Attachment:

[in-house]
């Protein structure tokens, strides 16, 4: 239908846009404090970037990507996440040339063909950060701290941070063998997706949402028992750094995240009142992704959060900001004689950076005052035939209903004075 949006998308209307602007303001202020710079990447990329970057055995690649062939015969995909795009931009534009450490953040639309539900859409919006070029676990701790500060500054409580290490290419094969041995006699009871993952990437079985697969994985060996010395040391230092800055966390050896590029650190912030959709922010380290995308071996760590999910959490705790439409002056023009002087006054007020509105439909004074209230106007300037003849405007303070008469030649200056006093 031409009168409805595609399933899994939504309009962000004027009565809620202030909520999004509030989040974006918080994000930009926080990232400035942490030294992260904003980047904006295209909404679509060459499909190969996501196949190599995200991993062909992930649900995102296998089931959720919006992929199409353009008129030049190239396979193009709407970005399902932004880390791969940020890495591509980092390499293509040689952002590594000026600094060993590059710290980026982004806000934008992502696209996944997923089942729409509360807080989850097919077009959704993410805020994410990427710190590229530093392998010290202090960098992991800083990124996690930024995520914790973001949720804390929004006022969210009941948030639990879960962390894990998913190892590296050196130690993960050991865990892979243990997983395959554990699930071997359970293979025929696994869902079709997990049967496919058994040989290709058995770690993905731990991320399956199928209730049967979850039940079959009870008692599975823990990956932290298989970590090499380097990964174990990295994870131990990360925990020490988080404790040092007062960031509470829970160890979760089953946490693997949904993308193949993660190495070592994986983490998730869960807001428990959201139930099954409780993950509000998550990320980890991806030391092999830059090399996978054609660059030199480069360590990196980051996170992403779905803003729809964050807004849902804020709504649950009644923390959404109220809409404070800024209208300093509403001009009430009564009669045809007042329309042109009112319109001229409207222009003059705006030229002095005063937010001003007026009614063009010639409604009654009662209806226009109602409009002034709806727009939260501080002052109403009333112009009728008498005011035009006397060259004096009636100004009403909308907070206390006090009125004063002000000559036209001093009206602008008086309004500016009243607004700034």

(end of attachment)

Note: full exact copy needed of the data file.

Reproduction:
[in-house]
């Protein structure tokens, strides 16, 4: 239908846009404090970037990507996440040339063909950060701290941070063998997706949402028992750094995240009142992704959060900001004689950076005052035939209903004075 949006998308209307602007303001202020710079990447990329970057055995690649062939015969995909795009931009534009450490953040639309539900859409919006070029676990701790500060500054409580290490290419094969041995006699009871993952990437079985697969994985060996010395040391230092800055966390050896590029650190912030959709922010380290995308071996760590999910959490705790439409002056023009002087006054007020509105439909004074209230106007300037003849405007303070008469030649200056006093 031409009168409805595609399933899994939504309009962000004027009565809620202030909520999004509030989040974006918080994000930009926080990232400035942490030294992260904003980047904006295209909404679509060459499909190969996501196949190599995200991993062909992930649900995102296998089931959720919006992929199409353009008129030049190239396979193009709407970005399902932004880390791969940020890495591509980092390499293509040689952002590594000026600094060993590059710290980026982004806000934008992502696209996944997923089942729409509360807080989850097919077009959704993410805020994410990427710190590229530093392998010290202090960098992991800083990124996690930024995520914790973001949720804390929004006022969210009941948030639990879960962390894990998913190892590296050196130690993960050991865990892979243990997983395959554990699930071997359970293979025929696994869902079709997990049967496919058994040989290709058995770690993905731990991320399956199928209730049967979850039940079959009870008692599975823990990956932290298989970590090499380097990964174990990295994870131990990360925990020490988080404790040092007062960031509470829970160890979760089953946490693997949904993308193949993660190495070592994986983490998730869960807001428990959201139930099954409780993950509000998550990320980890991806030391092999830059090399996978054609660059030199480069360590990196980051996170992403779905803003729809964050807004849902804020709504649950009644923390959404109220809409404070800024209208300093509403001009009430009564009669045809007042329309042109009112319109001229409207222009003059705006030229002095005063937010001003007026009614063009010639409604009654009662209806226009109602409009002034709806727009939260501080002052109403009333112009009728008498005011035009006397060259004096009636100004009403909308907070206390006090009125004063002000000559036209001093009206602008008086309004500016009243607004700034």